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On Thursday, a civil class-action lawsuit was filed by ten women against Peter Nygard. The lawsuit accused the wealthy Canadian businessman of raping the women at his mansion in the Bahamas, according to CBC News. The women claim that he was operating what they called a “sex trafficking ring.”
Six of the women involved in the lawsuit were between the ages of 14 and 15 when the alleged rapes occurred. The women, now ranging from ages 18 to 36 seek damages for the alleged crimes which occurred between 2008 and 2015.
The plaintiffs names are not being revealed “to protect their identities because of the sensitive and highly personal nature of this matter.”
The lawsuit claims that Nygard “recruited, lured and enticed young, impressionable and often impoverished children and women, with cash payments and false promises of lucrative modelling opportunities to assault, rape and sodomize them.”
No criminal charges are connected with the allegations.
In a statement on Thursday, Nygard’s lawyer said the claims are “completely false [and] without foundation”
Jay Prober said, “Peter Nygard looks forward to fully exposing this scam, and once and for all clearing his name.”
The 77-year-old is the owner of a large clothing empire that is run out of Winnipeg. The multimillion-dollar company has over 170 stores in North America.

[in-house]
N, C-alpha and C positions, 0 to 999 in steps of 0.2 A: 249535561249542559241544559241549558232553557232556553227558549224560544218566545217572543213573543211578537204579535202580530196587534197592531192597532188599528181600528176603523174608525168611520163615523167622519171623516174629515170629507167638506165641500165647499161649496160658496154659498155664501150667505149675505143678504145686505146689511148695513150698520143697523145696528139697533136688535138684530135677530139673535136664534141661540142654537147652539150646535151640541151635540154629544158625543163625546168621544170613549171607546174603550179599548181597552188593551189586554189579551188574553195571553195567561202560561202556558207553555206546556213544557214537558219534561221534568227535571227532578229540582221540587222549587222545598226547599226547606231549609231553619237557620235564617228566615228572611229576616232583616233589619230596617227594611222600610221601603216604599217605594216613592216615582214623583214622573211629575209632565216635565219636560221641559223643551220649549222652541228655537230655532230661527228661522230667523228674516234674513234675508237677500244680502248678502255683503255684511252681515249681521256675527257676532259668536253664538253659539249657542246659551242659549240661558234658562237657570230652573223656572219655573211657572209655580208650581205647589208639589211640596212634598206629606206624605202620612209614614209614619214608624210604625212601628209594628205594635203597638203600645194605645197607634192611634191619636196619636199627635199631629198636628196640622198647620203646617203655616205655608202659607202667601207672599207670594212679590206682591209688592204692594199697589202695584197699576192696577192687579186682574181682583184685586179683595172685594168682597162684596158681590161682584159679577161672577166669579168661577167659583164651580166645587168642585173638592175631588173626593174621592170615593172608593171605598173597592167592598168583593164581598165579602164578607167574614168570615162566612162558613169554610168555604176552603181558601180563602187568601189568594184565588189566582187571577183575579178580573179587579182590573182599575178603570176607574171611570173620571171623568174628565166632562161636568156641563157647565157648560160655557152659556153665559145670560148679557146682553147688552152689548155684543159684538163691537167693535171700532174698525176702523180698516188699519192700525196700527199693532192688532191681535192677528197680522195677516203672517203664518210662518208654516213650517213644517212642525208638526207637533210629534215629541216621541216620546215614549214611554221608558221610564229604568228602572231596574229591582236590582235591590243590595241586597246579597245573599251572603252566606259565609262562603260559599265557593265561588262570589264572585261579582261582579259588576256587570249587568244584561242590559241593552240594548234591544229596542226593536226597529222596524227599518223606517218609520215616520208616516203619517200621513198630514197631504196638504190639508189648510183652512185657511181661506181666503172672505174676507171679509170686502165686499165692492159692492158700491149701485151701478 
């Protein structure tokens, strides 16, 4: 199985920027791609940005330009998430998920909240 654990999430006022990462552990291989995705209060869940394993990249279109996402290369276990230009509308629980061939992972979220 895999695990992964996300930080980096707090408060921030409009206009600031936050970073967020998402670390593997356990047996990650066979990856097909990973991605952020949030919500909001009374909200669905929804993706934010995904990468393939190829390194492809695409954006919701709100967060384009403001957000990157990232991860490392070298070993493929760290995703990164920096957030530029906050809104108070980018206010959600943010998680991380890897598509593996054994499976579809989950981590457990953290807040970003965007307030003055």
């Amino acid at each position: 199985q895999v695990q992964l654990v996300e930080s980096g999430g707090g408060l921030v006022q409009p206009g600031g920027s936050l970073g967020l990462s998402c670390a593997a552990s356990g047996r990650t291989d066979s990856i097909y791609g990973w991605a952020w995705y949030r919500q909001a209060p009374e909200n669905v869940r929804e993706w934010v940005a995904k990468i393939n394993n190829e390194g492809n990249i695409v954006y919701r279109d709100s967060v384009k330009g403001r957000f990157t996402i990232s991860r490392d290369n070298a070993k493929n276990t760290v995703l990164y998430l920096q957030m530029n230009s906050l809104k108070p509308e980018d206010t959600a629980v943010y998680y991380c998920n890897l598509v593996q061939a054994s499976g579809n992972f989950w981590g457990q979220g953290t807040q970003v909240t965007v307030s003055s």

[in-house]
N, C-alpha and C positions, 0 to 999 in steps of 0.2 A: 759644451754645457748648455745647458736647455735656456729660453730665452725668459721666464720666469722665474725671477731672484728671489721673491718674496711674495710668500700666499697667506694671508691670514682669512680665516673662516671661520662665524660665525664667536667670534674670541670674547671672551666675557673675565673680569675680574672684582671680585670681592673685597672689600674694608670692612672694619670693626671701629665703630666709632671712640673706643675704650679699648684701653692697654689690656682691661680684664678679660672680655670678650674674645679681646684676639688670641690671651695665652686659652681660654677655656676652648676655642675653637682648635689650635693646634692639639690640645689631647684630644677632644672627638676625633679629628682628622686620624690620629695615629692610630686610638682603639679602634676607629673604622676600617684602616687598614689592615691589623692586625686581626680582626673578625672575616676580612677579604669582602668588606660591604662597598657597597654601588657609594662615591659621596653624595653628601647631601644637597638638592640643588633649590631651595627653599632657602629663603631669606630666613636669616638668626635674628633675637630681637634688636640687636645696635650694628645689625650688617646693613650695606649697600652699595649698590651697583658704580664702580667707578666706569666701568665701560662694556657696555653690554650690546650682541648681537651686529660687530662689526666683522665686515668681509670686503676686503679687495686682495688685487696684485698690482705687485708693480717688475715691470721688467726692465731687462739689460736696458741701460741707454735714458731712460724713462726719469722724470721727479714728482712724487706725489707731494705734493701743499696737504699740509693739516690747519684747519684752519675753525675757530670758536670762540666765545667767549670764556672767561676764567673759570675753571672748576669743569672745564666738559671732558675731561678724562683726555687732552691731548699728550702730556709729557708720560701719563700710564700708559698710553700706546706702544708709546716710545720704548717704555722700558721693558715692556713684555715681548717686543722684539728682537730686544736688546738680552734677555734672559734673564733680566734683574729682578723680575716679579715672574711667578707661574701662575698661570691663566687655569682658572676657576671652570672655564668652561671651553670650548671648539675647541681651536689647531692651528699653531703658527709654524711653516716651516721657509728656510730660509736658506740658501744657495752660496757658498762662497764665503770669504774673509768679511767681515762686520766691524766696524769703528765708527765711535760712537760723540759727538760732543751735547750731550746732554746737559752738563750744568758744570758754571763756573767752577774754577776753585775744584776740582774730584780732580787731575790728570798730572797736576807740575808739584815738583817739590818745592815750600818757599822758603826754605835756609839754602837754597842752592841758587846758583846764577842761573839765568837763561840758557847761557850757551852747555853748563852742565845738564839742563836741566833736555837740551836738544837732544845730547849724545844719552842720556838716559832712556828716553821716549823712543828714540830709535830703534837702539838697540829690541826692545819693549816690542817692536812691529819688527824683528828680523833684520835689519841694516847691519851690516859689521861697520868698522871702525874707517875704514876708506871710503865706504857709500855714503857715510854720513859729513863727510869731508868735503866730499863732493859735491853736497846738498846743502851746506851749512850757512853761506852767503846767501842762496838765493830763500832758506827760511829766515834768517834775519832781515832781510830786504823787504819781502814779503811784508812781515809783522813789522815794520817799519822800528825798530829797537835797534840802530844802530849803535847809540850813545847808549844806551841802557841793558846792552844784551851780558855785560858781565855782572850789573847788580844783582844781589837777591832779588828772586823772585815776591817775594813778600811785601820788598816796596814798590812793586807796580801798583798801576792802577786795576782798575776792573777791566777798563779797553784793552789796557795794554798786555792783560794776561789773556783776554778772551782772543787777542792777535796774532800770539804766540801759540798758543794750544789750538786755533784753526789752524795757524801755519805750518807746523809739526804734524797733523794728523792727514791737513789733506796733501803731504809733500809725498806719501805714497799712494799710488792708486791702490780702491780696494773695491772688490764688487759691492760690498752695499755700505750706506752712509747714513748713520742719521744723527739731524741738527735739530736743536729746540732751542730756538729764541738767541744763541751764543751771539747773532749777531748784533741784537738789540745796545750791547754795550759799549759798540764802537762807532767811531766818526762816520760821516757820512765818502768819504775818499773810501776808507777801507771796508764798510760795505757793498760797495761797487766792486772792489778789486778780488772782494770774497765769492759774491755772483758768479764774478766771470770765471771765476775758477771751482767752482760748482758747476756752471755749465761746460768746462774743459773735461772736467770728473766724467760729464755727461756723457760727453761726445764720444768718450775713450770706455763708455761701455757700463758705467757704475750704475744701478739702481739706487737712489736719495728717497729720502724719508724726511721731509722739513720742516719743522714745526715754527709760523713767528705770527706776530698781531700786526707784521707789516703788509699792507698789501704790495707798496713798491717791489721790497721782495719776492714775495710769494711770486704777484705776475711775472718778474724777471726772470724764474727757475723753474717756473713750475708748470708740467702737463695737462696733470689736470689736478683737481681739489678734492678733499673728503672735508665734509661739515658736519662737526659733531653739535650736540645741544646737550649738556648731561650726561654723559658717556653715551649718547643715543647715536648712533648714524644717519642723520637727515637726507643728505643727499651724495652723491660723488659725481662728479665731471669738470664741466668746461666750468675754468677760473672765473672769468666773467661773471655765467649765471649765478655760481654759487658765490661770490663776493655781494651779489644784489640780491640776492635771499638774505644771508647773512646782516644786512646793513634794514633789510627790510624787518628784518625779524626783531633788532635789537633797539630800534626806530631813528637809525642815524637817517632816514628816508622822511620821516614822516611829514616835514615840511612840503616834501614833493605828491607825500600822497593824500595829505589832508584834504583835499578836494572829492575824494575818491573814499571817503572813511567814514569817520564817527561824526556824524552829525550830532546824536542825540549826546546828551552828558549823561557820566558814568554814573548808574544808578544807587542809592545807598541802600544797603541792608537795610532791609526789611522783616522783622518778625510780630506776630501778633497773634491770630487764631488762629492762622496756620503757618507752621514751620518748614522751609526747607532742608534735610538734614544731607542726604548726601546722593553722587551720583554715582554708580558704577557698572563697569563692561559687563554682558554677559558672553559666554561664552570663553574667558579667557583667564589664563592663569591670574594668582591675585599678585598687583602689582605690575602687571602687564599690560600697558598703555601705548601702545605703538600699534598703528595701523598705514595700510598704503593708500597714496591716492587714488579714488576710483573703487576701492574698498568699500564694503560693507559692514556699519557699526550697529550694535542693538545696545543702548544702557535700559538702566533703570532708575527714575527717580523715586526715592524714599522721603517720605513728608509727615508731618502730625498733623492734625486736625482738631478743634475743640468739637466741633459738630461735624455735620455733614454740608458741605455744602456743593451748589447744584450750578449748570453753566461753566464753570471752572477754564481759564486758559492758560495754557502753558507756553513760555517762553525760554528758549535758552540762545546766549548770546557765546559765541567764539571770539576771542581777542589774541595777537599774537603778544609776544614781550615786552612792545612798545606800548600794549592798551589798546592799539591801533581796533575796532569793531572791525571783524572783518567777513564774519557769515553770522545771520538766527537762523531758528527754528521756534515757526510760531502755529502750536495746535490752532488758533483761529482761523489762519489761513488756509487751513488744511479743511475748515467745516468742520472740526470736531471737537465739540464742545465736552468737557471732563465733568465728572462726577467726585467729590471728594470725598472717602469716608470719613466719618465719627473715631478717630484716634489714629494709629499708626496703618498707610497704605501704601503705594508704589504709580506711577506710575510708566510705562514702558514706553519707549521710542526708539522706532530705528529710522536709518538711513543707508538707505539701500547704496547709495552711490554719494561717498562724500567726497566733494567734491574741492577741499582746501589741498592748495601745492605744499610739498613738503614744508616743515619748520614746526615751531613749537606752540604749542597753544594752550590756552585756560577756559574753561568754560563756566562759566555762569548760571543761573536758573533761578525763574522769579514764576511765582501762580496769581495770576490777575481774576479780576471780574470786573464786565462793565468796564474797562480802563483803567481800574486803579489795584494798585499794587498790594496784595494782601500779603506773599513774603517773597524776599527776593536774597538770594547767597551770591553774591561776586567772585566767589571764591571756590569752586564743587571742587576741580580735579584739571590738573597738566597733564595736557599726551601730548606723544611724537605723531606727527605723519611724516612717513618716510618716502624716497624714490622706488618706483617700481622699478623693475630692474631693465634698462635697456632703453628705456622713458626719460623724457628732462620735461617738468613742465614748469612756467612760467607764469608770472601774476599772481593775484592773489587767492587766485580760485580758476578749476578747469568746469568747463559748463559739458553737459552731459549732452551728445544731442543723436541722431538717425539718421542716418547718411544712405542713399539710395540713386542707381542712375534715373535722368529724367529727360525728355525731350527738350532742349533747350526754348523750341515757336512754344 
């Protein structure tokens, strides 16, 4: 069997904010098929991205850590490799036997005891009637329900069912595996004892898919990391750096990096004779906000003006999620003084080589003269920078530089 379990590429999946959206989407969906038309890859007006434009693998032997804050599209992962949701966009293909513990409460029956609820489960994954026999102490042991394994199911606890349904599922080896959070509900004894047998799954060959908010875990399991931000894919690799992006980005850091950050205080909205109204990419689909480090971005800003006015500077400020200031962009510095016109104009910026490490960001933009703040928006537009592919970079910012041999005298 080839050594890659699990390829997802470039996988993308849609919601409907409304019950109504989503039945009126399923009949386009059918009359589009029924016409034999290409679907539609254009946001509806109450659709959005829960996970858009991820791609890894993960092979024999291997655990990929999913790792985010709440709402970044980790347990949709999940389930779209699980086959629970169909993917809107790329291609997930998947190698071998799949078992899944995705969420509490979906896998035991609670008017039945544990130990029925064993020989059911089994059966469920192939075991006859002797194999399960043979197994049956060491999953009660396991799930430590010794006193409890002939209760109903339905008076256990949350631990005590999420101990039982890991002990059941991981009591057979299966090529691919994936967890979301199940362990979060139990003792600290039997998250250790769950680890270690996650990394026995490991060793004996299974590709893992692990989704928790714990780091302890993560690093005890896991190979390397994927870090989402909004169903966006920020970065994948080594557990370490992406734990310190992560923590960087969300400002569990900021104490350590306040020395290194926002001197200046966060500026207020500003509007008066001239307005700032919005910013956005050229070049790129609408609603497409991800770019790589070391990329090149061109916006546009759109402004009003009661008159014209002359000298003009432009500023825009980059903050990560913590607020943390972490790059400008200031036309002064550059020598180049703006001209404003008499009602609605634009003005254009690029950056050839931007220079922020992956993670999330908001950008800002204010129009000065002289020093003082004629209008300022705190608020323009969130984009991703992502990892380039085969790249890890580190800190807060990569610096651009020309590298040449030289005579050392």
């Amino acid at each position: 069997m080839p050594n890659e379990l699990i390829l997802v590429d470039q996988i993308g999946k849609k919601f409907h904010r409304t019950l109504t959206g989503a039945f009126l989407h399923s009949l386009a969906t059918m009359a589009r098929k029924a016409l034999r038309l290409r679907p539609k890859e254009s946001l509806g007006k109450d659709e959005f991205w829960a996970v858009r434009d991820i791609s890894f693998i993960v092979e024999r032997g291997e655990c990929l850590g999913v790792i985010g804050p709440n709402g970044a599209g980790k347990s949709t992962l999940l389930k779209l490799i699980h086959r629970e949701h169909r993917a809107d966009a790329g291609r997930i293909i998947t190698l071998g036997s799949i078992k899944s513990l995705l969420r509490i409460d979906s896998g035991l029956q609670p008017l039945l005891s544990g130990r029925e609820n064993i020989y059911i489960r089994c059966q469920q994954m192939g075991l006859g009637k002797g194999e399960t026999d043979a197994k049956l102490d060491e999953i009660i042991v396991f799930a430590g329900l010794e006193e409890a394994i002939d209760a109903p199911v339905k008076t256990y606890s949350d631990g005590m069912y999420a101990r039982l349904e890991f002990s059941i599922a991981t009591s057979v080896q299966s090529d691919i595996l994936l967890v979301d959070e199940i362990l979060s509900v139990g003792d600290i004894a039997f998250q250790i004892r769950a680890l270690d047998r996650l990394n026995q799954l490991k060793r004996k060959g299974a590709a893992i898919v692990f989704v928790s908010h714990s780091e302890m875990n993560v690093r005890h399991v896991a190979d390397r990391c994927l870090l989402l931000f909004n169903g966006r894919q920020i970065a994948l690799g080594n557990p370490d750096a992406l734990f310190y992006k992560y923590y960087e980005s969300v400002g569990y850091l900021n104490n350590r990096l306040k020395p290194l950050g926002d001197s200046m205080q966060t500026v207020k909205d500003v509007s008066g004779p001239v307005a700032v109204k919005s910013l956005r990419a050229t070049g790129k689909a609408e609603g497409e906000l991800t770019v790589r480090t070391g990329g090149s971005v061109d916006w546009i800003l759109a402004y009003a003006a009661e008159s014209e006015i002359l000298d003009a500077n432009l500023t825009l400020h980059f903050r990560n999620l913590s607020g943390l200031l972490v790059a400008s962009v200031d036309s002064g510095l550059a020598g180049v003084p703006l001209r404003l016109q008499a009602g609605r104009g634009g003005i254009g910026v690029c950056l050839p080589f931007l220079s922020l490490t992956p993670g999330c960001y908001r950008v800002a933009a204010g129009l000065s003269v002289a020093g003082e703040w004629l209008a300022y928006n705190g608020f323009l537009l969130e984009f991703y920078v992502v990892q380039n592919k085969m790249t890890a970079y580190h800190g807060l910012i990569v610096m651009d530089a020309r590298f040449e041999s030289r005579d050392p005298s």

The lawsuit also accuses the businessman of drugging the women by placing “Rohypnol and/or other mind-altering drugs in their drinks.”
It alleges that Nygard, “initiated a scheme to purchase police protection and political cover in the Bahamas by making regular payments of tens of thousands of dollars to law enforcement, government officials, regulators and even to a former cabinet minister who became the prime minister of the Bahamas.”
The lawsuit claims “Nygard also paid people, using Nygard Company money, to intimidate his former ‘girlfriends’ by slashing their tires, committing arson, paying police to threaten to arrest them and by having them followed.”
The alleged rapes happened during or after parties hosted by Nygard, which he has called “pamper parties” according to the lawsuit.
Nygard’s staff were apparently told to bring young women to the parties which took place weekly. Guests information would be collected and put into a database when they arrived at the parties. Photos would even be sent to Nygard to look over, CBC reported.
The lawsuit says, “Nygard would then use this information to select his potential victims for the night.”
According to the lawsuit, there are over 7,500 women and underage girls in Nygard’s database.
The allegations put forward on Thursday come after Nygard was accused of sexual assault in separate lawsuits in January in L.A.
Nygard denies those allegations as well.